Shrines and Temples in Tokyo and Seoul

Visiting temples, shrines and cathedrals can be an inspirational way to connect with the community when visiting a new place. I enjoy visiting cathedrals in Europe, and I love to find the smaller ones located in villages, rather than the huge, famous ones in the big cities. These are usually quiet and deserted, which makes for a nice place to meditate. I have also been inspired by temples and shrines.

My husband and I visited Shinto and Buddhist temples and shrines on our recent trip to Tokyo and Seoul. One of the first ones we stopped at was Akagi Shrine in Kagurazaka, Tokyo.

Pictured above are the small wooden plaques called Ema, that are used by Shinto and Buddhist worshippers to record their prayers and wishes. At some point later they will be ritually burned to release the writer from the prayer or wish.

Not far from this shrine is Zenkokuji Temple which was built in 1595. I hesitated to enter since worshipers were coming and going, but I received smiles and bows, so it seemed appropriate for me to wander here.

In Seoul we visited Jogyesa Temple where there was a chrysanthemum festival in progress. The flowers were beautifully formed into in shapes of animals, flowers and many other objects.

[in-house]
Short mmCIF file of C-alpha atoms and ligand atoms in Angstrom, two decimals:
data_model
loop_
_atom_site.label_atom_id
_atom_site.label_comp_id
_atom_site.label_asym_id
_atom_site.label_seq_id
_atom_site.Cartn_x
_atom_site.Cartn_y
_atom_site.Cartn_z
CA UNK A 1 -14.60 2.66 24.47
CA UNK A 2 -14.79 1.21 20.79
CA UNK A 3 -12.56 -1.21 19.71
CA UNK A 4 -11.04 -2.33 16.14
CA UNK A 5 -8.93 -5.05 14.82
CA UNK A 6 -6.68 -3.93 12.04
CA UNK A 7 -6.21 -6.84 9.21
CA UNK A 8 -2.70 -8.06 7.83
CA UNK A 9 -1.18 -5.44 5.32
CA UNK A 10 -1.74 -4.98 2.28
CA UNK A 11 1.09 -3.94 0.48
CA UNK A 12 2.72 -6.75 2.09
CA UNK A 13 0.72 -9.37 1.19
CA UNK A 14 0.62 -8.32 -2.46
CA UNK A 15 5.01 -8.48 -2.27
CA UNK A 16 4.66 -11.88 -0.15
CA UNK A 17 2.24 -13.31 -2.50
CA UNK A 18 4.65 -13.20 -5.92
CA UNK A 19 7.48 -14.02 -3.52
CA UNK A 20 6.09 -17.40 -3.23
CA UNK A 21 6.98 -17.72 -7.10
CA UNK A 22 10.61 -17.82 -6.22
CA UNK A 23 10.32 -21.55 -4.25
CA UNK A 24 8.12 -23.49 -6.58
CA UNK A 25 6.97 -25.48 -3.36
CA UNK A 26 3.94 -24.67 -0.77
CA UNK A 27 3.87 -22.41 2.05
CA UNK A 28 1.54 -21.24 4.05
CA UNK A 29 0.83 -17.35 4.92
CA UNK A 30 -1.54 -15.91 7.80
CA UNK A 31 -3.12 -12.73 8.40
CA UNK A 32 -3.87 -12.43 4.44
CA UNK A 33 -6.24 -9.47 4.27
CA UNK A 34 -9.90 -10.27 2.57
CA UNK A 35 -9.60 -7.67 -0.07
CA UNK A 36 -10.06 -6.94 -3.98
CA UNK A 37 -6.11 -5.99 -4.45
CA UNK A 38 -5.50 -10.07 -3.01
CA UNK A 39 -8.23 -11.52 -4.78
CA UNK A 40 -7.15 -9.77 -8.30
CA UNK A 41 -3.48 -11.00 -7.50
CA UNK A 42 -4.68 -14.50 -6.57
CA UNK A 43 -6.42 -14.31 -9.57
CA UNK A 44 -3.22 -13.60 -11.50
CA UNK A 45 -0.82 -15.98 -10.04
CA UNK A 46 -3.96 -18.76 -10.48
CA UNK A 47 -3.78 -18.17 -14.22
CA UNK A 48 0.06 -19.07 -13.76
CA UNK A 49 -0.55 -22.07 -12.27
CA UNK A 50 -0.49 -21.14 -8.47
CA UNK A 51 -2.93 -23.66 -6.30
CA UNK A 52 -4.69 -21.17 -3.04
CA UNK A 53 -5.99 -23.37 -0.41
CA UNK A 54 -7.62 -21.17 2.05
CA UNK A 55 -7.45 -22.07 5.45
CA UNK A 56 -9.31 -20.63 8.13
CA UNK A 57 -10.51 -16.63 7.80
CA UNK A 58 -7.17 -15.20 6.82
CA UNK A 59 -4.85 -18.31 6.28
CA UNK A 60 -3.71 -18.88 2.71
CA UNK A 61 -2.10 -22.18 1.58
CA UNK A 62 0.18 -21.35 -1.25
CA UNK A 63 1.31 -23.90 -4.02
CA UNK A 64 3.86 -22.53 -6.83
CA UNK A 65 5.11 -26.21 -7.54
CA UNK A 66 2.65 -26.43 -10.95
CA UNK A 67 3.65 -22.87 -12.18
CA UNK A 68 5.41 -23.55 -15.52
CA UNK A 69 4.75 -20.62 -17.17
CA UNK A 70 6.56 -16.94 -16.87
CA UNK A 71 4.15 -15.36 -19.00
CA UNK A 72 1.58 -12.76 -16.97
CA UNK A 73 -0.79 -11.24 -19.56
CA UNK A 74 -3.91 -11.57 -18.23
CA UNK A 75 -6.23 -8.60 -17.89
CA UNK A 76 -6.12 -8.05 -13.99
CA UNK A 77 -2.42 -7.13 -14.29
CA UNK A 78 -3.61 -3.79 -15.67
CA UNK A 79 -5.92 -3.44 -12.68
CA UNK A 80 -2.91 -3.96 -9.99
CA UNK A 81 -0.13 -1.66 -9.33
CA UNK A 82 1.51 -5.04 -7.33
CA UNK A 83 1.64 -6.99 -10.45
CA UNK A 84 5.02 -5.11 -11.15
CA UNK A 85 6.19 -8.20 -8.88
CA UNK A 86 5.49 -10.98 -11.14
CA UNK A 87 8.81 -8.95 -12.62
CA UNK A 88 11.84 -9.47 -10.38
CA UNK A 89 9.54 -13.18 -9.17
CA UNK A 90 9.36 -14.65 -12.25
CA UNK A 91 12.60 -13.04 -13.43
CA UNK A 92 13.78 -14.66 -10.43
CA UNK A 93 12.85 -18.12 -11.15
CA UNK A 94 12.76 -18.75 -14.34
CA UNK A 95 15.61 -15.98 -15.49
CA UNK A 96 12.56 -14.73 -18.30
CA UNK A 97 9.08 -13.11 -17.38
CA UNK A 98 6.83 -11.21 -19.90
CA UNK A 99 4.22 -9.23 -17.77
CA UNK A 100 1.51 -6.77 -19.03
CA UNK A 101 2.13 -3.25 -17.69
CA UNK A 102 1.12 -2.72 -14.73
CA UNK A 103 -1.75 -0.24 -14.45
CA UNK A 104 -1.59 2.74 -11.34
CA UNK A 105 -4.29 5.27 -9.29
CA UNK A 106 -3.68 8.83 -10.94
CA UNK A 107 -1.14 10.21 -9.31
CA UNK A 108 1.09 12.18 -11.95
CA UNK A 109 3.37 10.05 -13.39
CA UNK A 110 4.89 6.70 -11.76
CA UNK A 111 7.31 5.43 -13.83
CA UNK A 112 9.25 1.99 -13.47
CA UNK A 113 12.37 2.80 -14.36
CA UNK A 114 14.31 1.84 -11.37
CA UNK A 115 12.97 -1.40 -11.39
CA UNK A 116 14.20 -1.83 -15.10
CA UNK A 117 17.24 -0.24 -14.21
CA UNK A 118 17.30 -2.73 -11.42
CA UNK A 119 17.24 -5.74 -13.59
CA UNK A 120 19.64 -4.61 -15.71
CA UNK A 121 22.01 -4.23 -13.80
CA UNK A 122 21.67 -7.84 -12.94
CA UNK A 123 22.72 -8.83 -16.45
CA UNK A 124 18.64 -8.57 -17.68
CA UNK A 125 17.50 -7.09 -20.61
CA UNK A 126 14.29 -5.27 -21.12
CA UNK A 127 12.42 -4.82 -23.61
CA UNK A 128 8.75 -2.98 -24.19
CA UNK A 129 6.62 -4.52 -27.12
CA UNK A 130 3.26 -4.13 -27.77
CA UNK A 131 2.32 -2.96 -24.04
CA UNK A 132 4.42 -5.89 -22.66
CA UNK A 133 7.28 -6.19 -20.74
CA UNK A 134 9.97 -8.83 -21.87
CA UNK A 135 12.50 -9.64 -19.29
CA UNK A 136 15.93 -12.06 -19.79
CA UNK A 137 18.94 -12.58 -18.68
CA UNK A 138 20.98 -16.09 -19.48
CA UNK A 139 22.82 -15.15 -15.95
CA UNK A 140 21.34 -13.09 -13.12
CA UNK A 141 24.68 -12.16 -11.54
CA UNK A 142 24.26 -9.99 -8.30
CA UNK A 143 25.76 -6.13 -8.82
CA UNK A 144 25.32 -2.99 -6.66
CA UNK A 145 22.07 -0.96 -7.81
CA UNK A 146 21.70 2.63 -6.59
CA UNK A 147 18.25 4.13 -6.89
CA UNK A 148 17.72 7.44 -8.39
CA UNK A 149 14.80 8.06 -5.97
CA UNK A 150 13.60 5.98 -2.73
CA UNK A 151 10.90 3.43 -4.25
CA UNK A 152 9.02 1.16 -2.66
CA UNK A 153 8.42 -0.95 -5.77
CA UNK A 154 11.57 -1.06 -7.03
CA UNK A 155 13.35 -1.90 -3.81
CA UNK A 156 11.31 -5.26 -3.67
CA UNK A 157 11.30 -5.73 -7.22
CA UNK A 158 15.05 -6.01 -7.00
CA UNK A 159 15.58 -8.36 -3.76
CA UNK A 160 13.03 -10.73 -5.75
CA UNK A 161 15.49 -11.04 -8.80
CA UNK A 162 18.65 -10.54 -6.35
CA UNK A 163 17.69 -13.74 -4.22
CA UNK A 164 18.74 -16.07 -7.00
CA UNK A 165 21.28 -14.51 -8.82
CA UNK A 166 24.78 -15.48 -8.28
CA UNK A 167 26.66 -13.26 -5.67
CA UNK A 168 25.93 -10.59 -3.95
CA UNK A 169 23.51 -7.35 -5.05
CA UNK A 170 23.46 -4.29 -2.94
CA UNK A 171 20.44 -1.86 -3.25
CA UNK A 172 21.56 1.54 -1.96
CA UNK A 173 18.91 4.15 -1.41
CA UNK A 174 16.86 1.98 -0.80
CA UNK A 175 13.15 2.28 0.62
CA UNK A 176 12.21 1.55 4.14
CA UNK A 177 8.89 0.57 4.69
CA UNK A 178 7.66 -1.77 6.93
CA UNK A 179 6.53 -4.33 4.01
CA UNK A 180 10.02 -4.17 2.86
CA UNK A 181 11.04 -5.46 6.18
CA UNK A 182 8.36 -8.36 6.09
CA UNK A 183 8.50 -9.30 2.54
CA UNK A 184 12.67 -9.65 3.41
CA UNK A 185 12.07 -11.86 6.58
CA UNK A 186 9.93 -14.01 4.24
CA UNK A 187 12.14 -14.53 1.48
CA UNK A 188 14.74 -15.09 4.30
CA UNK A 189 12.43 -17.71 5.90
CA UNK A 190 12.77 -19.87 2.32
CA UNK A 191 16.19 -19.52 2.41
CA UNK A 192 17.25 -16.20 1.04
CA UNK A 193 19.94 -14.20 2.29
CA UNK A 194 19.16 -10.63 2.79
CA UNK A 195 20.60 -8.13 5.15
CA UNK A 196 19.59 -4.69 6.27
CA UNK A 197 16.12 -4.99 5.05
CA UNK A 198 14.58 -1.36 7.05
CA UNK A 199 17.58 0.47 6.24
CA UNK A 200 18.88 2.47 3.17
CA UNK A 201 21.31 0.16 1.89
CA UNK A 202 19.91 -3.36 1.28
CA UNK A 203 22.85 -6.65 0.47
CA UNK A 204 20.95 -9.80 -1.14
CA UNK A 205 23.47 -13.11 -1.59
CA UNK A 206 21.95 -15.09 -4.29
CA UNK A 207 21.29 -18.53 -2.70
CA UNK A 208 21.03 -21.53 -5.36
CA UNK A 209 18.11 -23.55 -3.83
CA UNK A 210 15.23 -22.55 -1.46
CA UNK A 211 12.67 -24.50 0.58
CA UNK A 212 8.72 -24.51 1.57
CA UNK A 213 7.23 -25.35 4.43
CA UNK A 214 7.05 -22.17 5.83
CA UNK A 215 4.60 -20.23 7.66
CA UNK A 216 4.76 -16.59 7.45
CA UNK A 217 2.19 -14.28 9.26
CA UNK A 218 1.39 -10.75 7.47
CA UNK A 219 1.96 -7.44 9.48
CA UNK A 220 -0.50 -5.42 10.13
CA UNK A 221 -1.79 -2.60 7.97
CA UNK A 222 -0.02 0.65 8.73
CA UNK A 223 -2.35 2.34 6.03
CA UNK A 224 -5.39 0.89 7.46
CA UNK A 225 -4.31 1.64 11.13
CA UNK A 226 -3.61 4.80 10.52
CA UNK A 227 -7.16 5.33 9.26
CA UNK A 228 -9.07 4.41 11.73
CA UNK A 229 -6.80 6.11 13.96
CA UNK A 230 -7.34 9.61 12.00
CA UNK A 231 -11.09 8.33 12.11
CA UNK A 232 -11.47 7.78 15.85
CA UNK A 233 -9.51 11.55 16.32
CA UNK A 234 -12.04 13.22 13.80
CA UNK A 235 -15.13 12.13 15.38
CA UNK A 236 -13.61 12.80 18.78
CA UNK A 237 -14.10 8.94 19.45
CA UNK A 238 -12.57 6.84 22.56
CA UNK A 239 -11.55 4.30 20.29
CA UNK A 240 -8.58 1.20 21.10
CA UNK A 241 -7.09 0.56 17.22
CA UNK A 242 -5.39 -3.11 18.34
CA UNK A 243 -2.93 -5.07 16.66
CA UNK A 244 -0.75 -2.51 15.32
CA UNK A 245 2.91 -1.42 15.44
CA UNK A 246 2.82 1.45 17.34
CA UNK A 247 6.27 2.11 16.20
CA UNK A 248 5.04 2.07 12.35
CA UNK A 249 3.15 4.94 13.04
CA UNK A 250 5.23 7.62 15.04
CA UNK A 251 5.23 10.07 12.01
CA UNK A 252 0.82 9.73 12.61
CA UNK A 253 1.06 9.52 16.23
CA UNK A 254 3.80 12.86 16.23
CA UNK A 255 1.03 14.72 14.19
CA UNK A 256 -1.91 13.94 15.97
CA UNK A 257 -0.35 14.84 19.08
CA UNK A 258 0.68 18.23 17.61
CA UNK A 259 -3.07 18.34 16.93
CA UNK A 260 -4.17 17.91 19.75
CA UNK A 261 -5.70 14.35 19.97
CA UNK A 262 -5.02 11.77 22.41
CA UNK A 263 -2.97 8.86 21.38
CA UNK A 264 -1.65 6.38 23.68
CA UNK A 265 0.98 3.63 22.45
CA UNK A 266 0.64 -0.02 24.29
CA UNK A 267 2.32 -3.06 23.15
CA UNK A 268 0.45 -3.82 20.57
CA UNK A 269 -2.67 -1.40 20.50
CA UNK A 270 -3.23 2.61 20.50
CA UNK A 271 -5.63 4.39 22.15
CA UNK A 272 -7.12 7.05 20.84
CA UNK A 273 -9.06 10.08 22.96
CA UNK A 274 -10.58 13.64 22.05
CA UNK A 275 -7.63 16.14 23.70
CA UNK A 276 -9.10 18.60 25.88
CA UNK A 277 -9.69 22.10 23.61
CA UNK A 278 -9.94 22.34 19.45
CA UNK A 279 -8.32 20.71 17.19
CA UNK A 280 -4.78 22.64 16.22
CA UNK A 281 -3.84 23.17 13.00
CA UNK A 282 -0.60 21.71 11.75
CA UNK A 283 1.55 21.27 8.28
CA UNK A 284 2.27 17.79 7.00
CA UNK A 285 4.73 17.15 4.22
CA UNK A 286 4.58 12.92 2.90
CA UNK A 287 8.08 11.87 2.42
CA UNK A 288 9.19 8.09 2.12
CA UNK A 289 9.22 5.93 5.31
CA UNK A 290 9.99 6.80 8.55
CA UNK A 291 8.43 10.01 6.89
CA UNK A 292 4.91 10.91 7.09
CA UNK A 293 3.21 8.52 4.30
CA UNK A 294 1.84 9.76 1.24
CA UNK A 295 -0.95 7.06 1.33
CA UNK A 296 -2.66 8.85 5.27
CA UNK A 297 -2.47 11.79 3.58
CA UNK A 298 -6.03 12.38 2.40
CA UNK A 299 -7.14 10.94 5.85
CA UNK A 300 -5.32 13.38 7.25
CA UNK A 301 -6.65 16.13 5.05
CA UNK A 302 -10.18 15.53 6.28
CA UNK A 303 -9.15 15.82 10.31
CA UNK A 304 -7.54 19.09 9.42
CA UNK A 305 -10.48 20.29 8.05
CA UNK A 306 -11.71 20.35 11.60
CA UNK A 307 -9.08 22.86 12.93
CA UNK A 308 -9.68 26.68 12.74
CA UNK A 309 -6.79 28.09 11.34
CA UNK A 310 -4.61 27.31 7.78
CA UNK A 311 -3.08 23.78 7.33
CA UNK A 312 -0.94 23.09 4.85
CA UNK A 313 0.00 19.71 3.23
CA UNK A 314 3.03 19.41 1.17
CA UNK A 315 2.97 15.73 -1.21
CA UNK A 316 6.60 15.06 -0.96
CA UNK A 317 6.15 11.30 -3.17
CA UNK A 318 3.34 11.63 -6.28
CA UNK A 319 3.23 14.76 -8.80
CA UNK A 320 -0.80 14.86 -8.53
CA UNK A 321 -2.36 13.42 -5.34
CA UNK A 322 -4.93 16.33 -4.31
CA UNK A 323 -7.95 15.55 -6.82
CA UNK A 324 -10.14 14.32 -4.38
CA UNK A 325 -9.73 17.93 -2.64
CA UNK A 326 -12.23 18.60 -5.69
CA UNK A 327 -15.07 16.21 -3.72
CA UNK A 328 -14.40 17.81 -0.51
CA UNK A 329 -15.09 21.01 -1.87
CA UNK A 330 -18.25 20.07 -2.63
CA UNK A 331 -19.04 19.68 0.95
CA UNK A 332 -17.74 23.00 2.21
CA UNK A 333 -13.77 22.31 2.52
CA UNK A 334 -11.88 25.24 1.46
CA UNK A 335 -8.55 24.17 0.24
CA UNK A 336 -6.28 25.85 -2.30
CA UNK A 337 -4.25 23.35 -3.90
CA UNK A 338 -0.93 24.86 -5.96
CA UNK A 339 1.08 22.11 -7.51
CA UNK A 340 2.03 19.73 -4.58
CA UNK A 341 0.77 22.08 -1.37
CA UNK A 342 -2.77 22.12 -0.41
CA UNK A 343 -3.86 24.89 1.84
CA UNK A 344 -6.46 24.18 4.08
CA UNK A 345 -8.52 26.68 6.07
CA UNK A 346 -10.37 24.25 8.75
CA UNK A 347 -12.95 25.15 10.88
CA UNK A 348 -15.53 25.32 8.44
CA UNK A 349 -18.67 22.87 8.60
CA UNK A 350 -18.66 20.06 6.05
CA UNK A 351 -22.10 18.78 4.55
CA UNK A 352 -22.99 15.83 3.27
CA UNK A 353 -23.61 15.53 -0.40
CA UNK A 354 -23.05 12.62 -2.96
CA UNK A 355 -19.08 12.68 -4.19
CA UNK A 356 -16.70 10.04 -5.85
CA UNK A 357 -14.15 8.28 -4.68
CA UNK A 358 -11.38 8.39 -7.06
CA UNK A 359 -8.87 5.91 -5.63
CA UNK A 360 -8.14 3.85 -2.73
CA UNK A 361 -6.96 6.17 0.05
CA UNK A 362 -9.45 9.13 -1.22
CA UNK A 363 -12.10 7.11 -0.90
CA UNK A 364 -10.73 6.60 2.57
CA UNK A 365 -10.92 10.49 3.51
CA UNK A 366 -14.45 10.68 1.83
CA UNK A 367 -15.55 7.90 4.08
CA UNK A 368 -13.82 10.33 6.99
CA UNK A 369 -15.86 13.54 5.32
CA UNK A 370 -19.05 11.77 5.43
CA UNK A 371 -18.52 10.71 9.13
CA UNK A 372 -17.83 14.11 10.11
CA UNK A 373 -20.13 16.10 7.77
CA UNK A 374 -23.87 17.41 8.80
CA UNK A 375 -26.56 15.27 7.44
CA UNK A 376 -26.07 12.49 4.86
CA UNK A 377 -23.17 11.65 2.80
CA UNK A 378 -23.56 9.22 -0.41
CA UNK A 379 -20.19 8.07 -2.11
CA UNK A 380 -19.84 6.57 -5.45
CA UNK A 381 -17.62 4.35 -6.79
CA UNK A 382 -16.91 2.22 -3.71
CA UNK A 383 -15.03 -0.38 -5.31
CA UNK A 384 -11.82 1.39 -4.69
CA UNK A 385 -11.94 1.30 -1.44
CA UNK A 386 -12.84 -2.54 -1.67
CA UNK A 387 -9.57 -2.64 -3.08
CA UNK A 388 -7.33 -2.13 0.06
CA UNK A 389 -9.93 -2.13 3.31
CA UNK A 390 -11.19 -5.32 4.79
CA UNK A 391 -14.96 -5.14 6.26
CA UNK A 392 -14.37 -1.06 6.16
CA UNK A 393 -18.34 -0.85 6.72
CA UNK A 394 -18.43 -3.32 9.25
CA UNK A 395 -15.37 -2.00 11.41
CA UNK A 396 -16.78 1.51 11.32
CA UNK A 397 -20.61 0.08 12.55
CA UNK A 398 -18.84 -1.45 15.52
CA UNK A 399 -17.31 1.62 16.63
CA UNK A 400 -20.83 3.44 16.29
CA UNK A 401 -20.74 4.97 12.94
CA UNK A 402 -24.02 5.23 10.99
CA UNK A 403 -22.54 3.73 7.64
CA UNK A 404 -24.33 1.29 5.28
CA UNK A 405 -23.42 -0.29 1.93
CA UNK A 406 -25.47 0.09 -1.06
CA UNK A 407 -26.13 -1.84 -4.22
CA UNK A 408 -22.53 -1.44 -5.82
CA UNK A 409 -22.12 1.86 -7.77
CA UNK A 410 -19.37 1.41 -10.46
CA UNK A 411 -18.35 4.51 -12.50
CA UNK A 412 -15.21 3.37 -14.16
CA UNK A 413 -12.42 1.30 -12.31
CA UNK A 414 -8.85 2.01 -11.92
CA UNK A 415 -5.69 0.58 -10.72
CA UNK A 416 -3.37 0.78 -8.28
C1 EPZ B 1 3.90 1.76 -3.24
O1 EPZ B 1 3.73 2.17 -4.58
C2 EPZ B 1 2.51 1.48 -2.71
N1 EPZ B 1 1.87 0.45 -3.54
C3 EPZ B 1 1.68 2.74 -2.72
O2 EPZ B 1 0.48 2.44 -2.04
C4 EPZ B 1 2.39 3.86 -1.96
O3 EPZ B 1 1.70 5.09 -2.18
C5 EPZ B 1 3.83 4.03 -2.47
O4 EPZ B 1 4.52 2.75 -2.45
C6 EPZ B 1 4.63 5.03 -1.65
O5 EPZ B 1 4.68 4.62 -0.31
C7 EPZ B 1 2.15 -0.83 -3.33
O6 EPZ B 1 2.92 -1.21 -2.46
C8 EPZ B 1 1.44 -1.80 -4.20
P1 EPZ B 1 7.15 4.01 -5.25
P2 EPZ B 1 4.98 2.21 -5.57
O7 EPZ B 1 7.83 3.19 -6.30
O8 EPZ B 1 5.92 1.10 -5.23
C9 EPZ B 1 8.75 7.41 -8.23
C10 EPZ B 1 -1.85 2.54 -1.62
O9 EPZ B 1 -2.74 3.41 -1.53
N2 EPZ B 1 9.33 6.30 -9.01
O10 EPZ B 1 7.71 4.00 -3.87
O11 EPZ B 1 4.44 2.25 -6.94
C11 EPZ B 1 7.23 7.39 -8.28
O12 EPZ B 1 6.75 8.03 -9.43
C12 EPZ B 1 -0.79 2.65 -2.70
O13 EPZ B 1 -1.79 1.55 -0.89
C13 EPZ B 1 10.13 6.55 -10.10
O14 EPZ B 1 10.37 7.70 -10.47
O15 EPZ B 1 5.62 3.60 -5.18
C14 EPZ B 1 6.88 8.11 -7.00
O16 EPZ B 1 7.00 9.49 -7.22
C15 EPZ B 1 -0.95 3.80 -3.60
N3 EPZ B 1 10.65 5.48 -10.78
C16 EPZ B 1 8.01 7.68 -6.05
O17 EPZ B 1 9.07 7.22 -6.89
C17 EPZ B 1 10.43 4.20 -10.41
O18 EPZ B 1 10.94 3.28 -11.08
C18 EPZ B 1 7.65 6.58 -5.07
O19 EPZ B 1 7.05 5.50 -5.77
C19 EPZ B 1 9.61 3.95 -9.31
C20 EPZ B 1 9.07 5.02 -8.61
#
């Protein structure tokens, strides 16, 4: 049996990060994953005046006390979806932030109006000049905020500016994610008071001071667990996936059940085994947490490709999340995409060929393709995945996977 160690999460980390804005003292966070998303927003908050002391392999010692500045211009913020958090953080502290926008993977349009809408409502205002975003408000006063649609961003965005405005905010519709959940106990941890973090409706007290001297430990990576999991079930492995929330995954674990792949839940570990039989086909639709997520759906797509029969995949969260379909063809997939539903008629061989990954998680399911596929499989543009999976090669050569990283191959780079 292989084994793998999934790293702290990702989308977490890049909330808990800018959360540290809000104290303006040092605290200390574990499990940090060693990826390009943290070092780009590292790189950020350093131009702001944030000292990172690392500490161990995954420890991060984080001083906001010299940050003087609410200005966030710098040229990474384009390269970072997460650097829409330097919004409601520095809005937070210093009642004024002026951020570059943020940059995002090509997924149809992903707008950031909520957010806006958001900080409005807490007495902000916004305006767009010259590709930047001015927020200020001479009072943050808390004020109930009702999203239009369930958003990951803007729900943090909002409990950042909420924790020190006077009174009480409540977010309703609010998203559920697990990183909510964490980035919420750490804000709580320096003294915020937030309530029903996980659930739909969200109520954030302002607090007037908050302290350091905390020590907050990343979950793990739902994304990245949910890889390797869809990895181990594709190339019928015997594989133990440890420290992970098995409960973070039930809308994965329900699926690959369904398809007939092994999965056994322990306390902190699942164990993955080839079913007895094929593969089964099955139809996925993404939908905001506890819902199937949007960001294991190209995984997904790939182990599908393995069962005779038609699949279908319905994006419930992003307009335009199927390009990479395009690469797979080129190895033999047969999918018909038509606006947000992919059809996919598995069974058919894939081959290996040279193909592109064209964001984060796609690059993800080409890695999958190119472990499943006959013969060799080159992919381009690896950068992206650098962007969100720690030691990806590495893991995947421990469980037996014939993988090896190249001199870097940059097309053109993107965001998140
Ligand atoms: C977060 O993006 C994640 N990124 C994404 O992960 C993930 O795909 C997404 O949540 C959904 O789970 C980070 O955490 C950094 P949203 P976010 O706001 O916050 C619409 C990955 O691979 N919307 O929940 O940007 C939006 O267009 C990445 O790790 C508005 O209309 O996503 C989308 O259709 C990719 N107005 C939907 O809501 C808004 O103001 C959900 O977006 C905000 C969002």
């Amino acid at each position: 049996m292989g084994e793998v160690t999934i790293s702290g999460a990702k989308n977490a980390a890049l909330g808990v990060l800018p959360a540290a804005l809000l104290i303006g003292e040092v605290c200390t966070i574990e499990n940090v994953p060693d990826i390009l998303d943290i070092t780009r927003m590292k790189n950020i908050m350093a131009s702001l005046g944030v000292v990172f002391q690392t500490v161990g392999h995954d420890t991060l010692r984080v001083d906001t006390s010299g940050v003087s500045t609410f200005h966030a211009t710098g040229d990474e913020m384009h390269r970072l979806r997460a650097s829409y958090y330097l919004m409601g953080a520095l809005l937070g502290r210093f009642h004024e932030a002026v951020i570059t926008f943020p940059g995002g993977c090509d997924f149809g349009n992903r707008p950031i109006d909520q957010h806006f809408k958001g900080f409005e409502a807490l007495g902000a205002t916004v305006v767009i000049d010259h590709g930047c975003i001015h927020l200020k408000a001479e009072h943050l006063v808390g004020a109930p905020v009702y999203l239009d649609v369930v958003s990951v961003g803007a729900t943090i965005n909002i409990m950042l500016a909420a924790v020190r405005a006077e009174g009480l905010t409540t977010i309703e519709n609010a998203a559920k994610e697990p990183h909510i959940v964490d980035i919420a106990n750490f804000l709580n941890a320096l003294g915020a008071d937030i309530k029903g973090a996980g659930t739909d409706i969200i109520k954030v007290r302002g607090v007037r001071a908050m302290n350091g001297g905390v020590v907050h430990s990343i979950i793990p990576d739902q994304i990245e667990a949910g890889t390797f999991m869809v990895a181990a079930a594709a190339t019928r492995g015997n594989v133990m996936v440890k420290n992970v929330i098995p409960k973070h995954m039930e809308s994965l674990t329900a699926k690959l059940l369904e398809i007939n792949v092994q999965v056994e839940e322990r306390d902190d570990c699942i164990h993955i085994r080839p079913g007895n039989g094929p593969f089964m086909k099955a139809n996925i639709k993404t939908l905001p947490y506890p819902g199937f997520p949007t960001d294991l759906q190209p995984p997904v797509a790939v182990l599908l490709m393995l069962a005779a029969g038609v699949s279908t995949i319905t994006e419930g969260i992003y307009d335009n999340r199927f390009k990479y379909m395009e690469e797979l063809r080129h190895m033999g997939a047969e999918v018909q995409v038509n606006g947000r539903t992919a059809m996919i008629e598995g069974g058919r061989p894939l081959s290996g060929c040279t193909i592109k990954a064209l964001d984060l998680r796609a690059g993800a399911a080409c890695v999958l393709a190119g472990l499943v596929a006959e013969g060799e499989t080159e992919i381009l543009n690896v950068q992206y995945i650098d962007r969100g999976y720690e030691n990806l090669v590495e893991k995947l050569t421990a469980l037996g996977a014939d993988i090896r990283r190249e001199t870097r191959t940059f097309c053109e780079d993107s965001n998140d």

What intrigued me the most about Jogyesa Temple was the service that was going on in the main building. The drums, chanting and bells were completely captivating. The worshippers were seated on the floor bowing, praying and participating. it was a beautiful site to witness. I wish I could have joined them, but I didn’t know if that would have been appropriate, so I viewed and listened from outside among the flowers.

I have always felt that it is imperative to be open minded, respectful and courteous of the beliefs of others, and never to mock, smirk or pass judgement. We all cling to our belief systems, and we may fall short on many occasions, and that is where forgiveness and grace come in. In this time of divisiveness, hatred, finger pointing and accusations, maybe we all need to give a little more grace and forgive a little more often.

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